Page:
The hyperfocal point is the focus point that provides the maximum depth of field for a given combination of sensor size, f/stop, and focal length. Another way to say it is that the hyperfocal point is the closest you can focus and still be acceptably sharp to infinity. When focused at the hyperfocal point, your scene will be acceptably sharp from halfway between your lens and focus point all the way to infinity. For example, if the hyperfocal point for your sensor (full frame, APS-C, 4/3, or whatever), focal length, and f-stop combinition is twelve feet away, focusing there will give you acceptable sharpness from six feet (half of twelve) to infinity—focusing closer will soften the distant scene; focusing farther will keep you sharp to infinity but extend the area of foreground softness.

Because the hyperfocal variable (sensor size, focal length, f-stop) combinations are too numerous to memorize, we usually refer to an external aid. That used to be awkward printed tables with long columns and rows displayed in microscopic print, the more precise the data, the smaller the print. Fortunately, those have been replaced by smartphone apps with more precise information in a much more accessible and readable form. We plug in all the variables and out pops the hyperfocal point distance and other useful information

It usually goes something like this:

  1. Identify the composition
  2. Determine the closest thing that must be sharp (right now I’m assuming you want sharpness to infinity)
  3. Dig the smartphone from one of the 10,000 pockets it could be in
  4. Open the hyperfocal app and plug in the sensor size (usually previously set by you as the default), f-stop, and a focus distance
  5. Up pops the hyperfocal distance (and usually other info of varying value)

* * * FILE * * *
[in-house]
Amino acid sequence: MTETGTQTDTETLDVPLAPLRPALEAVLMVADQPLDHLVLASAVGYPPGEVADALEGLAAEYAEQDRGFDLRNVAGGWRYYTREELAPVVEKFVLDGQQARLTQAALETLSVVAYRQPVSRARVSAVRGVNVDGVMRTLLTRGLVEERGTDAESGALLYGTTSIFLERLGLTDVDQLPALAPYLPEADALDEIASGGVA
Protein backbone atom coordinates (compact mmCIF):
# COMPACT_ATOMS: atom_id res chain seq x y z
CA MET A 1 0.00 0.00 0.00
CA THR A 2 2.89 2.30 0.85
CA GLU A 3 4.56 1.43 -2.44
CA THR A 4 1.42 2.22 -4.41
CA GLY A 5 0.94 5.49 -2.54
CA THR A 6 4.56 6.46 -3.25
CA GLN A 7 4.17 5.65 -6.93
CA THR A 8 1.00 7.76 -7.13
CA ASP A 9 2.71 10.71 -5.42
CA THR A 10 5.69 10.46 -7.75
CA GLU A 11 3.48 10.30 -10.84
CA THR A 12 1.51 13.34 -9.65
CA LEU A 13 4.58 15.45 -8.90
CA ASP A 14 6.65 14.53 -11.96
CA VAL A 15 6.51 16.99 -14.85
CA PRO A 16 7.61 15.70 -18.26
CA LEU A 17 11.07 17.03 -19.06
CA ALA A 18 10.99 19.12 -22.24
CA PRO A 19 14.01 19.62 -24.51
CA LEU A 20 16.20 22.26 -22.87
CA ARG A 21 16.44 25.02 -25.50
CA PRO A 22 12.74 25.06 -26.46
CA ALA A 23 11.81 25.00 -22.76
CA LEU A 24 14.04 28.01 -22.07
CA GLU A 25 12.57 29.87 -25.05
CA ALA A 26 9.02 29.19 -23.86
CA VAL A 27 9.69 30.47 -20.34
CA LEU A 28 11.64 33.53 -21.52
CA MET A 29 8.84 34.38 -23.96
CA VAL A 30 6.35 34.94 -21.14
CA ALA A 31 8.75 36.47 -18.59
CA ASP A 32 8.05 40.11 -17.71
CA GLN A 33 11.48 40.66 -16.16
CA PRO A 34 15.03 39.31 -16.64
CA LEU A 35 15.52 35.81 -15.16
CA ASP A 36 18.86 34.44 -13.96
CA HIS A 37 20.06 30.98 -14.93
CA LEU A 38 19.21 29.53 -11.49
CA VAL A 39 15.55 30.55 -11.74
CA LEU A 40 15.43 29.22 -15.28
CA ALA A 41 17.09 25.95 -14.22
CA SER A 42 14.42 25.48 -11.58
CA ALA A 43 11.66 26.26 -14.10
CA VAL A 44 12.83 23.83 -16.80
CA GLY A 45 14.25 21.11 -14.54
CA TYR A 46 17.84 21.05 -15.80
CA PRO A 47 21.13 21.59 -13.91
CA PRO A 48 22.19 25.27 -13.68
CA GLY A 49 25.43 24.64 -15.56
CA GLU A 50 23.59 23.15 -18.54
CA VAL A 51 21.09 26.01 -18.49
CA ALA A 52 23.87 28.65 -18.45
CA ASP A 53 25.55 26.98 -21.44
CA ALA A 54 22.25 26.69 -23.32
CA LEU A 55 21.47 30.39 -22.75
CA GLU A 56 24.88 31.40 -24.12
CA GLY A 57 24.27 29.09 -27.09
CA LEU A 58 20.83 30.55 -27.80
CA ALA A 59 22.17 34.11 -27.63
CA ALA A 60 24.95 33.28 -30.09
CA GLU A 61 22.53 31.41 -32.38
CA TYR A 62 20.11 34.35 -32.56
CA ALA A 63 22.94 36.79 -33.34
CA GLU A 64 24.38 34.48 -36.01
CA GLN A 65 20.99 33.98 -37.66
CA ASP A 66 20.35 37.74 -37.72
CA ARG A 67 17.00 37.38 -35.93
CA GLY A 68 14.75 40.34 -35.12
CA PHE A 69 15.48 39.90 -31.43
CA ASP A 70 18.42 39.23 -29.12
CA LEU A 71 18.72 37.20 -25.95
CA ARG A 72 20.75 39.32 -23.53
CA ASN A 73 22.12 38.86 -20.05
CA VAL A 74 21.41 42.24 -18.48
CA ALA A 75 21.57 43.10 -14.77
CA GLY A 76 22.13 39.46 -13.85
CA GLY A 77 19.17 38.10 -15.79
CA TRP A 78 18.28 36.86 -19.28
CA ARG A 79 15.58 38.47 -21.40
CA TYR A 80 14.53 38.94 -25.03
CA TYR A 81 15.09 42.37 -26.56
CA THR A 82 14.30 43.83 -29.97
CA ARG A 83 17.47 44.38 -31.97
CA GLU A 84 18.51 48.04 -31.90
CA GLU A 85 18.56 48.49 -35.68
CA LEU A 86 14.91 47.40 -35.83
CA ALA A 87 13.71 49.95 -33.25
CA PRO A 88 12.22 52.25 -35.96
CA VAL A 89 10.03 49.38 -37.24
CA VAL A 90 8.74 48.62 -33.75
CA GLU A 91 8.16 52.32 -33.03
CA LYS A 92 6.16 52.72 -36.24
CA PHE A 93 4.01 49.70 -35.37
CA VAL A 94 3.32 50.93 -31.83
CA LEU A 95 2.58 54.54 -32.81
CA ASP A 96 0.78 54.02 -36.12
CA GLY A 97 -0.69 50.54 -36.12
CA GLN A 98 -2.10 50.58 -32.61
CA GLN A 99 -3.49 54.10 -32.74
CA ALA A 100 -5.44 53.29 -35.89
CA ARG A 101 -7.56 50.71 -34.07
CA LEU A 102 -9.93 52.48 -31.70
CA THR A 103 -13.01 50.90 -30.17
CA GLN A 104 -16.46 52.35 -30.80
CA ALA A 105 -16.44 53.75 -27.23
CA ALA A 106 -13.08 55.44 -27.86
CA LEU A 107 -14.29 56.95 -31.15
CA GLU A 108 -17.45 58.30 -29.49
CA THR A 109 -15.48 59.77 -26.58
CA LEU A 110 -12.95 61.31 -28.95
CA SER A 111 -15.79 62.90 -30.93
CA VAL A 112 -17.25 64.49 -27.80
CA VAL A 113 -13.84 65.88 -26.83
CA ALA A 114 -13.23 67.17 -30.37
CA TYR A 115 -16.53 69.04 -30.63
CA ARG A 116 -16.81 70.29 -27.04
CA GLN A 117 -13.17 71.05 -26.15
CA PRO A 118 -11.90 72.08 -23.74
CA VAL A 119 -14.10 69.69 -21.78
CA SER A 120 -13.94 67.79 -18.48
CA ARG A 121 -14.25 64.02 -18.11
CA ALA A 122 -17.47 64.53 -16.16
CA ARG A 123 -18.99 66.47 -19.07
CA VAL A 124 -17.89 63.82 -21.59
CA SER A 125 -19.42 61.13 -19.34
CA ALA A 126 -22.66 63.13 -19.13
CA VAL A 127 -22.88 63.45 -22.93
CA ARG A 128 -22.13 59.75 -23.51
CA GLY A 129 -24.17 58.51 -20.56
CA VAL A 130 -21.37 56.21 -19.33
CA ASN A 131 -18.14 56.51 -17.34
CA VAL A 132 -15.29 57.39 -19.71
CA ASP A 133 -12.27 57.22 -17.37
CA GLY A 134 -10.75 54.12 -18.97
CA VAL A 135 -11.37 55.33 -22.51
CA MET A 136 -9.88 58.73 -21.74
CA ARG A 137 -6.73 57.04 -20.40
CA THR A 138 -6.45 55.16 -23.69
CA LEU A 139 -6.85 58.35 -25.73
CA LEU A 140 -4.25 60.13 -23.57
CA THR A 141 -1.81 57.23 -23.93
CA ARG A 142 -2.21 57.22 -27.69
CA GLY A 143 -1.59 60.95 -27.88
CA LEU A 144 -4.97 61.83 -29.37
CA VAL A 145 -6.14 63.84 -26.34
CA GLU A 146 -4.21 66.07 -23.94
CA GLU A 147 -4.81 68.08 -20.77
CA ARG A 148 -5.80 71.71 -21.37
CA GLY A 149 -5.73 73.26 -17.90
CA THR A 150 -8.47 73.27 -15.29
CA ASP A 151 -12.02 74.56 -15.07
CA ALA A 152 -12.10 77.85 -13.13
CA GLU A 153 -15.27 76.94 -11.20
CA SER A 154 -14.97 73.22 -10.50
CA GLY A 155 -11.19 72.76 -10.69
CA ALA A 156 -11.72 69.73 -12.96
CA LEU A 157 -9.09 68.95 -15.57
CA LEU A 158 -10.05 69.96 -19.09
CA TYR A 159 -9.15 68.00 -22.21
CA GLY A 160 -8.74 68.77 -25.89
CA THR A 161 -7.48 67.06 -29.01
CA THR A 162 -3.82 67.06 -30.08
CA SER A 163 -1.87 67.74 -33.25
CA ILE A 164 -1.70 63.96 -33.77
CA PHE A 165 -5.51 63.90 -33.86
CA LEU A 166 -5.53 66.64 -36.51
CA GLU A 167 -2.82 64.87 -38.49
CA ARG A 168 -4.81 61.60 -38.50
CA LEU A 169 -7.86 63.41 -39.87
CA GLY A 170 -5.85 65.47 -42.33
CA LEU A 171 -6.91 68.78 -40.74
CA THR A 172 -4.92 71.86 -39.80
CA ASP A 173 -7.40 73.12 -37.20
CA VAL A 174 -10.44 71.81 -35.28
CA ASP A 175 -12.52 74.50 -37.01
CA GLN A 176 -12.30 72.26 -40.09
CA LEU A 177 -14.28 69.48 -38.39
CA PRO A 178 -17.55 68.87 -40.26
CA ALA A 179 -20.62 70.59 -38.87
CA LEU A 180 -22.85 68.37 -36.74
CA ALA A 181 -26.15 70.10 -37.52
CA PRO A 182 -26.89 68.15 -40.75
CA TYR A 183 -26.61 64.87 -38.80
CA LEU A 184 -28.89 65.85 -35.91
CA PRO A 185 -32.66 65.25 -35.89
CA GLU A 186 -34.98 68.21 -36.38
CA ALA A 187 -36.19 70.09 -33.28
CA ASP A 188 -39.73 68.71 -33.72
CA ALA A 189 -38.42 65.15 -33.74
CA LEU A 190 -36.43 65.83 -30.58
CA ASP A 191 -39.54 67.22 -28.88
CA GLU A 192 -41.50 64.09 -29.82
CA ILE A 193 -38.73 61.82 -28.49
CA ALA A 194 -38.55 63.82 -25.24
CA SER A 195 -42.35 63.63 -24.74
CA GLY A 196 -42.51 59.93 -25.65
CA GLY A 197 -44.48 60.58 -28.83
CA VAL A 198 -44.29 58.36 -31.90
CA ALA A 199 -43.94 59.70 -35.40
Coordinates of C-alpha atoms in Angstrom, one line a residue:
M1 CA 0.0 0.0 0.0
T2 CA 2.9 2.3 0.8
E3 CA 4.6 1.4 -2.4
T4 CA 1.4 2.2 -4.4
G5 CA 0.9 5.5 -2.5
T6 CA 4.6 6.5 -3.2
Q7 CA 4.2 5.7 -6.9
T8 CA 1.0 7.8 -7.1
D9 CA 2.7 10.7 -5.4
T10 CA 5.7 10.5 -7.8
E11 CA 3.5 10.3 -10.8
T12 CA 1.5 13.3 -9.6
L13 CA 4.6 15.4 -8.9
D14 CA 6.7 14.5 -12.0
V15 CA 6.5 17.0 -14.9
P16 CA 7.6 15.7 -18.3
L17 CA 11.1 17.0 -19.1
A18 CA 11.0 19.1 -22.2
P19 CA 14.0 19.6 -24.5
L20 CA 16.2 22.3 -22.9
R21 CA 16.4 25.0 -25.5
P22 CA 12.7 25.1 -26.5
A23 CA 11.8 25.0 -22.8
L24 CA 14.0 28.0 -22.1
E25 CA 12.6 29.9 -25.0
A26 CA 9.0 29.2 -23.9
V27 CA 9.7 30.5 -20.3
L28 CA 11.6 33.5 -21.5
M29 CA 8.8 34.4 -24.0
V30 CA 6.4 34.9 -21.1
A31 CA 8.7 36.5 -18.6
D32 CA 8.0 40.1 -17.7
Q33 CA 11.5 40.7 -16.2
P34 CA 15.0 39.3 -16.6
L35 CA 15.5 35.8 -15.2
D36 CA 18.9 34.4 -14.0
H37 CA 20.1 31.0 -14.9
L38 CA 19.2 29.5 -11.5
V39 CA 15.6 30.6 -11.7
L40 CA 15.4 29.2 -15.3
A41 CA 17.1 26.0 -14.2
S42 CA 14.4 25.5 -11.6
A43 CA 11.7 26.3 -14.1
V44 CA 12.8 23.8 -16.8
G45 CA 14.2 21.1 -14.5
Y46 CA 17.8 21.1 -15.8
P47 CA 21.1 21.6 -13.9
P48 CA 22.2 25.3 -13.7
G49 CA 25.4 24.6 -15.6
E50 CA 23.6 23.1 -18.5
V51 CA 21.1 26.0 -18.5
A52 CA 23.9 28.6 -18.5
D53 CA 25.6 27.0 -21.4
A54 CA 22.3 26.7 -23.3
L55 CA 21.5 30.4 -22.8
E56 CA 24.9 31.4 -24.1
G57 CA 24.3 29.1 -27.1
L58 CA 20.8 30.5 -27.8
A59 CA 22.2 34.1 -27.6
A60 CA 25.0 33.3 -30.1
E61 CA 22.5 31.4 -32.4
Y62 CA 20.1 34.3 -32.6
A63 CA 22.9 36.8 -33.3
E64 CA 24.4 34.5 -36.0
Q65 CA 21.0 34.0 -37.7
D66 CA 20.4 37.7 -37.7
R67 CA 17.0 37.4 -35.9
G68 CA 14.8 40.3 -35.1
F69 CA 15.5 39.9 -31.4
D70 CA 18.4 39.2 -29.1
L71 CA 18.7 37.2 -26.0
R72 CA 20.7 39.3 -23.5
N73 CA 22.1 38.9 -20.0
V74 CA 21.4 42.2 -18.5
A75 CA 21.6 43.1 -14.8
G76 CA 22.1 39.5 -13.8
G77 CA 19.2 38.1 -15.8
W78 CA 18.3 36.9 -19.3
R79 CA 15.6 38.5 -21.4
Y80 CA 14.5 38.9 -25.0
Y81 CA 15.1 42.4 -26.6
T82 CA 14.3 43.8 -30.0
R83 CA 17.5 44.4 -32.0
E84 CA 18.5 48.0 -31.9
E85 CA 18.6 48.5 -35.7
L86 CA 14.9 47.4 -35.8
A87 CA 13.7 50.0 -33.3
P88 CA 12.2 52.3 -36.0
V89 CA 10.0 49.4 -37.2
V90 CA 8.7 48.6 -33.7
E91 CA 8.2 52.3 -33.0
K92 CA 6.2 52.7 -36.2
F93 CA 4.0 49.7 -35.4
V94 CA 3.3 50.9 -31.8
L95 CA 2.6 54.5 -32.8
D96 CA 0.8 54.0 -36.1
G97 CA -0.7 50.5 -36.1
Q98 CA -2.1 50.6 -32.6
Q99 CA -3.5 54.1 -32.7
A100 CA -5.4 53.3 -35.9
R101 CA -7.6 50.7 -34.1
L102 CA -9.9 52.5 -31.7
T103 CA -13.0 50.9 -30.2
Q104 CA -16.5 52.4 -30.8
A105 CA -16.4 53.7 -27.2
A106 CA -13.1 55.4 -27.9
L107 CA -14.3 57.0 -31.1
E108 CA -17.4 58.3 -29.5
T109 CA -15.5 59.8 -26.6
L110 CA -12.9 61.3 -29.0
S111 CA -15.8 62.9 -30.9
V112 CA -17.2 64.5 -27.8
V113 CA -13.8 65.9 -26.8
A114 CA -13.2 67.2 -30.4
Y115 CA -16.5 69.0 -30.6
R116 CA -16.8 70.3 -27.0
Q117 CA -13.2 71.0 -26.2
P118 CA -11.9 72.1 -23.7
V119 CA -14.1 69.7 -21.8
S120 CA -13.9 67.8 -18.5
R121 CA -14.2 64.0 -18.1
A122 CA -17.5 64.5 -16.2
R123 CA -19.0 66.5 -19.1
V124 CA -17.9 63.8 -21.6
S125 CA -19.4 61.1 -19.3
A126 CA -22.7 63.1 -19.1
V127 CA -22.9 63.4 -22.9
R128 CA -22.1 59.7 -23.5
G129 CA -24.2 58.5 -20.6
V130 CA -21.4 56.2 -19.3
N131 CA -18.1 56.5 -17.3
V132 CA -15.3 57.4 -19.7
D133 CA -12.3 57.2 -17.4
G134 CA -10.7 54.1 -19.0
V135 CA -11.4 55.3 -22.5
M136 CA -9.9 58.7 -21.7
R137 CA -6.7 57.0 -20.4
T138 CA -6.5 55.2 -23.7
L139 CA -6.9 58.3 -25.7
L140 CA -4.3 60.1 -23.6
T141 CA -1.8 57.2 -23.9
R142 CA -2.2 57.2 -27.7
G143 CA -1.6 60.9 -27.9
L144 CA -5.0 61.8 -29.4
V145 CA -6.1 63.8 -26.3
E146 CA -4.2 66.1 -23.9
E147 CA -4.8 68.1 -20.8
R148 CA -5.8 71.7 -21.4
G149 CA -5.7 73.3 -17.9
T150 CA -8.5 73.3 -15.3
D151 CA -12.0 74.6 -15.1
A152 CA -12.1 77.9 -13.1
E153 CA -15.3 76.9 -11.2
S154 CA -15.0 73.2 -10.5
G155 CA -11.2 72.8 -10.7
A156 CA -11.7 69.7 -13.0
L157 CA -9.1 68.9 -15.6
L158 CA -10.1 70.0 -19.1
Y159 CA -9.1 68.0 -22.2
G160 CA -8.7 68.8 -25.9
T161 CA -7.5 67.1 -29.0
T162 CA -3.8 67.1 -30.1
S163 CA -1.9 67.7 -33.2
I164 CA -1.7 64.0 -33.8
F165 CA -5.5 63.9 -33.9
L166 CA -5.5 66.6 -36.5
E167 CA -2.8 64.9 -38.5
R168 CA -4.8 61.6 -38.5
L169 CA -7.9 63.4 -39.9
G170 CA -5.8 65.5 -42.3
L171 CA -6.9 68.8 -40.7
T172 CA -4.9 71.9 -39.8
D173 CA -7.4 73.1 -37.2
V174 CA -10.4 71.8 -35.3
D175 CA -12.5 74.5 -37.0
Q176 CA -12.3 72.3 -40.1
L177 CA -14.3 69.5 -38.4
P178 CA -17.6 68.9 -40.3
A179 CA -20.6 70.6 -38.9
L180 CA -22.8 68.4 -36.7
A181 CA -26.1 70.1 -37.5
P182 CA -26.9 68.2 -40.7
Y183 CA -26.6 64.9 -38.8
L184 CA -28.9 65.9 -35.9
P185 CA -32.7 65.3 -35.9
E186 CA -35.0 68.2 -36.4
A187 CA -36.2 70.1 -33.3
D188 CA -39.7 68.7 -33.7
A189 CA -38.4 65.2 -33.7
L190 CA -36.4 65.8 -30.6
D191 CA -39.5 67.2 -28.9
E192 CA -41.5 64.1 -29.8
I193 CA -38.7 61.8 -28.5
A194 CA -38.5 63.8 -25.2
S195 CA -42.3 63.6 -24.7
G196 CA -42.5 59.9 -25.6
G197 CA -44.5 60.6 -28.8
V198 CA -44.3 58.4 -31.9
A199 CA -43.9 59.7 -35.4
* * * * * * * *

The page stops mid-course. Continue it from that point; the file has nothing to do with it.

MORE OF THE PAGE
You’re not as sharp as you think

Since people’s eyes start to glaze over when CoC comes up, they tend to use the default returned by the smartphone app. But just because the app tells you you’ve nailed focus, don’t assume that your work is done. An often overlooked aspect of hyperfocal focusing is that app makes assumptions that aren’t necessarily right, and in fact are probably wrong.

The CoC your app uses to determine acceptable sharpness is a function of sensor size, display size, and viewing distance. But most app’s hyperfocal tables assume that you’re creating an 8×10 print that will be viewed from a foot away—maybe valid 40 years ago, but not in this day of mega-prints. The result is a CoC three times larger than the eye’s ability to resolve.

That doesn’t invalidate hyperfocal focusing, but if you use published hyperfocal data from an app or table, your images’ DOF might not be as ideal as you think it is for your use. If you can’t specify a smaller CoC in your app, I suggest that you stop-down a stop or so more than the app/table indicates. On the other hand, stopping down to increase sharpness is an effort of diminishing returns, because diffraction increases as the aperture shrinks and eventually will soften the entire image—I try not to go more than a stop smaller than my data suggests.

Keeping it simple

As helpful as a hyperfocal app can be, whipping out a smartphone for instant in-the-field access to data is not really conducive to the creative process. I’m a big advocate of keeping photography as simple as possible, so while I’m a hyperfocal focus advocate in spirit, I don’t usually use hyperfocal data in the field. Instead I apply hyperfocal principles in the field whenever I think the margin of error gives me sufficient wiggle room.

Though I don’t often use the specific hyperfocal data in the field, I find it helps a lot to refer to hyperfocal tables when I’m sitting around with nothing to do. So if I find myself standing in line at the DMV, or sitting in a theater waiting for a movie (I’m a great date), I open my iPhone hyperfocal app and plug in random values just to get a sense of the DOF for a given f-stop and focal length combination. I may not remember the exact numbers later, but enough of the information sinks in that I accumulate a general sense of the hyperfocal DOF/camera-setting relationships.

Finally, something to do